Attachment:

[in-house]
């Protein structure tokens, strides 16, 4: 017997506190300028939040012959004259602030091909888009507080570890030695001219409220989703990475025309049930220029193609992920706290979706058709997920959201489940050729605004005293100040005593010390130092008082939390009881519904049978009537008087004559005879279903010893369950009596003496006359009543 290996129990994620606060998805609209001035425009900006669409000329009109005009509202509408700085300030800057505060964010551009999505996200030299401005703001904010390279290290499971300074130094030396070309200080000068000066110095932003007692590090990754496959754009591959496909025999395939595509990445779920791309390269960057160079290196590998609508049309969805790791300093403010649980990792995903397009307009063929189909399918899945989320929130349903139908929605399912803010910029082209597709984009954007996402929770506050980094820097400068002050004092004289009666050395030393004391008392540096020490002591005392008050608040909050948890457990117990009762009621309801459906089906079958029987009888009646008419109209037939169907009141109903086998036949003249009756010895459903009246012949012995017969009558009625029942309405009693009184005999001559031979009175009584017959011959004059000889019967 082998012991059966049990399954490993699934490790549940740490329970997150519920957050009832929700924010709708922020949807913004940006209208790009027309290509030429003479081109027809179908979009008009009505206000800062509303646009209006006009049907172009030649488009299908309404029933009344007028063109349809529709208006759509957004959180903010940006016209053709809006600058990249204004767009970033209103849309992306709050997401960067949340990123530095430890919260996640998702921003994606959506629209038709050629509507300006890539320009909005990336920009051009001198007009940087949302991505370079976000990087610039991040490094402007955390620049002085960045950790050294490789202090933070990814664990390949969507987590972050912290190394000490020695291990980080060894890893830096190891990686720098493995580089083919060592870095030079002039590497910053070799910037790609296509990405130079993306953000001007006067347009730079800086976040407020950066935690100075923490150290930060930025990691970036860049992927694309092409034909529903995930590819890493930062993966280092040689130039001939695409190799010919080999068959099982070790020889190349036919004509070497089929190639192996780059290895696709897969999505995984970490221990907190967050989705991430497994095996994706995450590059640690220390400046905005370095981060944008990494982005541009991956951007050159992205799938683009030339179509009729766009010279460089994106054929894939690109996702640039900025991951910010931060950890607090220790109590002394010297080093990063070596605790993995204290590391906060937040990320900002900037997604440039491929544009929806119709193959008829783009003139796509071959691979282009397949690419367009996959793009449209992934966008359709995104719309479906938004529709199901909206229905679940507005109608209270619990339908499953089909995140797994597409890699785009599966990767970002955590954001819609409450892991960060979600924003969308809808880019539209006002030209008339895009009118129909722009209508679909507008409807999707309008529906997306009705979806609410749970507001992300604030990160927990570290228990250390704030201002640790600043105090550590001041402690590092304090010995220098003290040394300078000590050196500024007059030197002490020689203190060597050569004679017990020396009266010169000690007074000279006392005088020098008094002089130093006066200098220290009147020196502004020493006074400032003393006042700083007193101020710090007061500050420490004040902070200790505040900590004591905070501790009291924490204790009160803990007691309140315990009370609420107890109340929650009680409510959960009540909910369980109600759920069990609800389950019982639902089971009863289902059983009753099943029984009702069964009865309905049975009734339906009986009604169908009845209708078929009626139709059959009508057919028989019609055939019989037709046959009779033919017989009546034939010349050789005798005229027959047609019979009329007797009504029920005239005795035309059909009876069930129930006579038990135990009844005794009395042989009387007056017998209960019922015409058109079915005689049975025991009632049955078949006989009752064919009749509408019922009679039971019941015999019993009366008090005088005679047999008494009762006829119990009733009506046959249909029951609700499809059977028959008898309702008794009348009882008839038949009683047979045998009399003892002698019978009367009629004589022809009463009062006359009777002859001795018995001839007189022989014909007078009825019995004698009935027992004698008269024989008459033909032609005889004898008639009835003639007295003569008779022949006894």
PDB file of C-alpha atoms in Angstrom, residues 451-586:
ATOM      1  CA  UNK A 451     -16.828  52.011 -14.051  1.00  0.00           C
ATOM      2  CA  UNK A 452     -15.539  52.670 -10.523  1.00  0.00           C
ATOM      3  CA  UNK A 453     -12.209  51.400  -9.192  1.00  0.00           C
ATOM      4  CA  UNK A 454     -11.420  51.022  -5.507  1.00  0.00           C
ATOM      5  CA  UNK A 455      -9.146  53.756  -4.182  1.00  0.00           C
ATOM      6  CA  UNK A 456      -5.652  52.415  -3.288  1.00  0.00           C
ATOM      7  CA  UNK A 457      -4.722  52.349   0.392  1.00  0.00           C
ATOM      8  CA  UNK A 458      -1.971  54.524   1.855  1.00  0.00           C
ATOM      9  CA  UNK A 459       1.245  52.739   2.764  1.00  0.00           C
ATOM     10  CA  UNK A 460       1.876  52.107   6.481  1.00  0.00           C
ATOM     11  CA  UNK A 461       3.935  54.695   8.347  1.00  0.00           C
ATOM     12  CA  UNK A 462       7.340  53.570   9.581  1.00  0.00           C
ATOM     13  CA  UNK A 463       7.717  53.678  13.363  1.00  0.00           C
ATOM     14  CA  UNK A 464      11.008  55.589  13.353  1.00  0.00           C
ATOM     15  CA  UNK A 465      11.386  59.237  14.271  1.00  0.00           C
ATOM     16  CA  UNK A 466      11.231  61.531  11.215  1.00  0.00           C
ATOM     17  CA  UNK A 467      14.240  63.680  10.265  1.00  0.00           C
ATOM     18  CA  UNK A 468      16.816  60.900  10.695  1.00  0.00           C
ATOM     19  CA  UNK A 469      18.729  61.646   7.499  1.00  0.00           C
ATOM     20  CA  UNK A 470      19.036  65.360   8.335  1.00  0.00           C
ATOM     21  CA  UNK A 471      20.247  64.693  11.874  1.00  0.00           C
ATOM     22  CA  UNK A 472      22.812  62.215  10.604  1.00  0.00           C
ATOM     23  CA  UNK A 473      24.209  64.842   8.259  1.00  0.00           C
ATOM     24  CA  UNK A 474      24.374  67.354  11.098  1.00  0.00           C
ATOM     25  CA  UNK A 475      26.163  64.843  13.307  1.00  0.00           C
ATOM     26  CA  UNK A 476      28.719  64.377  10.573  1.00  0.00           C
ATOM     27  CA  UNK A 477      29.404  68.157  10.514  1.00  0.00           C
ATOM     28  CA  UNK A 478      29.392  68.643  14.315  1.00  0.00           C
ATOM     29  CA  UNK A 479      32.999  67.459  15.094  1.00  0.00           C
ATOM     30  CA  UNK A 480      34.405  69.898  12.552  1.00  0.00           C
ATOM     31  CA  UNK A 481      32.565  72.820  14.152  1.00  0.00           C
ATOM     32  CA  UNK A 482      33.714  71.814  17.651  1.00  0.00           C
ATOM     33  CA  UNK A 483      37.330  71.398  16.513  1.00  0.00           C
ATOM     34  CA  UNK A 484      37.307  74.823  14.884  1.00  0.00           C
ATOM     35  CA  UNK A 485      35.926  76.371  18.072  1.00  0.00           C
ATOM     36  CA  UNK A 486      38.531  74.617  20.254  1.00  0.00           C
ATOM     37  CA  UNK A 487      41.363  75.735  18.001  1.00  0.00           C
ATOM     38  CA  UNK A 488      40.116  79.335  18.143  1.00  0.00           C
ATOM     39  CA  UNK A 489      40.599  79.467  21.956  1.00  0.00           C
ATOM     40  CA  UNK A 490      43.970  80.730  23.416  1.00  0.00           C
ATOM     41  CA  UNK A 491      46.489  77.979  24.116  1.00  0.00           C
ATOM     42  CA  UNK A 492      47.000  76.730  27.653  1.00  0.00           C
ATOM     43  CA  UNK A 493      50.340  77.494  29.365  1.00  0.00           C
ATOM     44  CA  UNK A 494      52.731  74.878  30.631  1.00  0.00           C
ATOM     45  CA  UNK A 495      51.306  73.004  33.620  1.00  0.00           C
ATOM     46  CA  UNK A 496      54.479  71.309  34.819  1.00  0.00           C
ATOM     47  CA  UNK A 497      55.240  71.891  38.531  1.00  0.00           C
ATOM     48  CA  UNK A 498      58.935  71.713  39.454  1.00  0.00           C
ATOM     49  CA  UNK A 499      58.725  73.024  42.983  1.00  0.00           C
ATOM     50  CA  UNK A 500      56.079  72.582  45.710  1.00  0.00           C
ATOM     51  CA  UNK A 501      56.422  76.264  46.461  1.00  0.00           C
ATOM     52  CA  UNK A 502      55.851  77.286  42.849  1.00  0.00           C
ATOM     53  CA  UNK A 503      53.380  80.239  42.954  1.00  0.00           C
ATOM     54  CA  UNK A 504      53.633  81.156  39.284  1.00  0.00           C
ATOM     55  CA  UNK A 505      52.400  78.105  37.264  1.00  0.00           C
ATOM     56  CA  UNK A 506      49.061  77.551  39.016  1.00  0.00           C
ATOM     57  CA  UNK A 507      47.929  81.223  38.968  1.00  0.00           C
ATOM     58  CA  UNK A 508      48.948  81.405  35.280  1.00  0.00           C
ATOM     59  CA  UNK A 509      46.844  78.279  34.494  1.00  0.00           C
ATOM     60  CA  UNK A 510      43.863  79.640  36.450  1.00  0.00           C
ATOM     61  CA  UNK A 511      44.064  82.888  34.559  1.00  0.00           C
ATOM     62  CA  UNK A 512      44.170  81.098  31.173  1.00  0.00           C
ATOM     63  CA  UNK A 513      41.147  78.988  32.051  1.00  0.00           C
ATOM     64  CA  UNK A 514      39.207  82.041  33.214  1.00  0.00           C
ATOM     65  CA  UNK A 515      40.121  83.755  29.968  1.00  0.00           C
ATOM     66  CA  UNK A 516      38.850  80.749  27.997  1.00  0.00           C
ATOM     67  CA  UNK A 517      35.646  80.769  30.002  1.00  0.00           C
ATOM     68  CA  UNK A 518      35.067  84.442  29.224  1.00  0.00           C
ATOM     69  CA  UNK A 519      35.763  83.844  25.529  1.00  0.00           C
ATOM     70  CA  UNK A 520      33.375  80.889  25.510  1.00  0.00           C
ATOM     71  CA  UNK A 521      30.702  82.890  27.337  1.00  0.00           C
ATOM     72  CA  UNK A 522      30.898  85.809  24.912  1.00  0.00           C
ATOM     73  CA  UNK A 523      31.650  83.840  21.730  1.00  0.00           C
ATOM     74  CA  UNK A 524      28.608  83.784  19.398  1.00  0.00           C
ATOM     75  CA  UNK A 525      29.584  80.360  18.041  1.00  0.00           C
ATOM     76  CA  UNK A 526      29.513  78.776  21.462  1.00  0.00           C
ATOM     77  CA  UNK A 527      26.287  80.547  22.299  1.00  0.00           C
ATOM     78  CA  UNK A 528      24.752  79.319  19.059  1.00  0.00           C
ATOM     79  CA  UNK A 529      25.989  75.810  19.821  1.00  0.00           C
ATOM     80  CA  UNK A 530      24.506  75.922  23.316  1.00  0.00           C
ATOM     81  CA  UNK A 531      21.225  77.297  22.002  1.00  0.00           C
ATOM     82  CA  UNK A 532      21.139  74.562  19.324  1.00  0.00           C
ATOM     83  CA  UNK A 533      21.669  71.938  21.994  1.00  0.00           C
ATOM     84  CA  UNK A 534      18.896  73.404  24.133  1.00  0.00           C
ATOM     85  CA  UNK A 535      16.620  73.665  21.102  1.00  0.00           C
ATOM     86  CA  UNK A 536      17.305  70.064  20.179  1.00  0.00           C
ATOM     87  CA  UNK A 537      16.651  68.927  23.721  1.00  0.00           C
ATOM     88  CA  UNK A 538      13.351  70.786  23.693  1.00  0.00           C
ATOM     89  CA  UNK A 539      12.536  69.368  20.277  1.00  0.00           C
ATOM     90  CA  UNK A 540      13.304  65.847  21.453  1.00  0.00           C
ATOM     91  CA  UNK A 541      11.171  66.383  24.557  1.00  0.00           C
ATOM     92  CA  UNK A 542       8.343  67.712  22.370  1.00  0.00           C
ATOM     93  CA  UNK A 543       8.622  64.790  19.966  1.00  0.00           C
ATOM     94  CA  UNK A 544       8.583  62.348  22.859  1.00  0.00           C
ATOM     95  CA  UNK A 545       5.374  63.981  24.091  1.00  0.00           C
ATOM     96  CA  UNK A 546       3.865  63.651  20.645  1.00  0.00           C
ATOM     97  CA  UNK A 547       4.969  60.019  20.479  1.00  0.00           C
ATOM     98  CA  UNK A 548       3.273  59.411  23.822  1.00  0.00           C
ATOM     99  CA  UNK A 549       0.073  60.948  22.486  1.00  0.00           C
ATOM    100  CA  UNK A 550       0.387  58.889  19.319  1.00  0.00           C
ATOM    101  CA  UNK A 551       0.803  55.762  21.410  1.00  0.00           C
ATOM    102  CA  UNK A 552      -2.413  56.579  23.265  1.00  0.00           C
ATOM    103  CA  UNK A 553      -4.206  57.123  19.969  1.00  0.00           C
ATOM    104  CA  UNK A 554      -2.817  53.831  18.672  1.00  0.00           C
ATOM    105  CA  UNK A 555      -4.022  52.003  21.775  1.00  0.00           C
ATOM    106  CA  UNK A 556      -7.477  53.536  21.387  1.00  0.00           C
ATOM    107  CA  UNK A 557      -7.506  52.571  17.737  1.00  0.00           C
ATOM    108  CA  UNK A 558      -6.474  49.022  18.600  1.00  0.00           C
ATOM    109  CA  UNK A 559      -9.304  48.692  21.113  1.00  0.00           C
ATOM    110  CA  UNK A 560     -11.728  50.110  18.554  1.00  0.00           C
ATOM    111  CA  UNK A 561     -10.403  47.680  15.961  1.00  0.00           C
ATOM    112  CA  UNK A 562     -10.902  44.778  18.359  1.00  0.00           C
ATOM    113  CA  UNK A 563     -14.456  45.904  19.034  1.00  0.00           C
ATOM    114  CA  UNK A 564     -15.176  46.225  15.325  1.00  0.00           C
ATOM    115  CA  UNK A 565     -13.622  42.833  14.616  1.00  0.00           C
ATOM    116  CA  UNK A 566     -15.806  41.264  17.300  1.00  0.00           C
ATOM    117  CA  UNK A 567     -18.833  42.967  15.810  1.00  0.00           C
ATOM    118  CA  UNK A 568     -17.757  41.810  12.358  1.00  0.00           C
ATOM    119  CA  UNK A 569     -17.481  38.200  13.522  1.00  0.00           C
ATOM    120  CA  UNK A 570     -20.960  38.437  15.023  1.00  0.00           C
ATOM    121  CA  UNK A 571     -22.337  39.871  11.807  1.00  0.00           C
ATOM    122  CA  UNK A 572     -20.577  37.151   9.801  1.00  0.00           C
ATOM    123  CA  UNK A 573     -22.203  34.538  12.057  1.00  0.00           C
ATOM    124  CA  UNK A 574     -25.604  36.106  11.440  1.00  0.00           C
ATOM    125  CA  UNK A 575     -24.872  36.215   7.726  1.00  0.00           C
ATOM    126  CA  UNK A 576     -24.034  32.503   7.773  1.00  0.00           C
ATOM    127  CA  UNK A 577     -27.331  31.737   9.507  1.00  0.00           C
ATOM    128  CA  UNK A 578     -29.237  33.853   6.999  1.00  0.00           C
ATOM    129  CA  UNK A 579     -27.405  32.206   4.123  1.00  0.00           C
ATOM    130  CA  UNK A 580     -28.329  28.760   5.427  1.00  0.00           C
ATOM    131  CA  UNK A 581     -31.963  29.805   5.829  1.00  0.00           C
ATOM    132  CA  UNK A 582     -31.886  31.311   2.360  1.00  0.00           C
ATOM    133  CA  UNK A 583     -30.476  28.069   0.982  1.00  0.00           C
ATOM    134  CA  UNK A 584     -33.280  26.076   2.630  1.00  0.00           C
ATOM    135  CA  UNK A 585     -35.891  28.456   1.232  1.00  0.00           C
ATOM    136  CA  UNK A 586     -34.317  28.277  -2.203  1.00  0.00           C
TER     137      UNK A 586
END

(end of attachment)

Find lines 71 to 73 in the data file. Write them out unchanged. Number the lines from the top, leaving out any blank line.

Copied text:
ATOM     68  CA  UNK A 518      35.067  84.442  29.224  1.00  0.00           C
ATOM     69  CA  UNK A 519      35.763  83.844  25.529  1.00  0.00           C
ATOM     70  CA  UNK A 520      33.375  80.889  25.510  1.00  0.00           C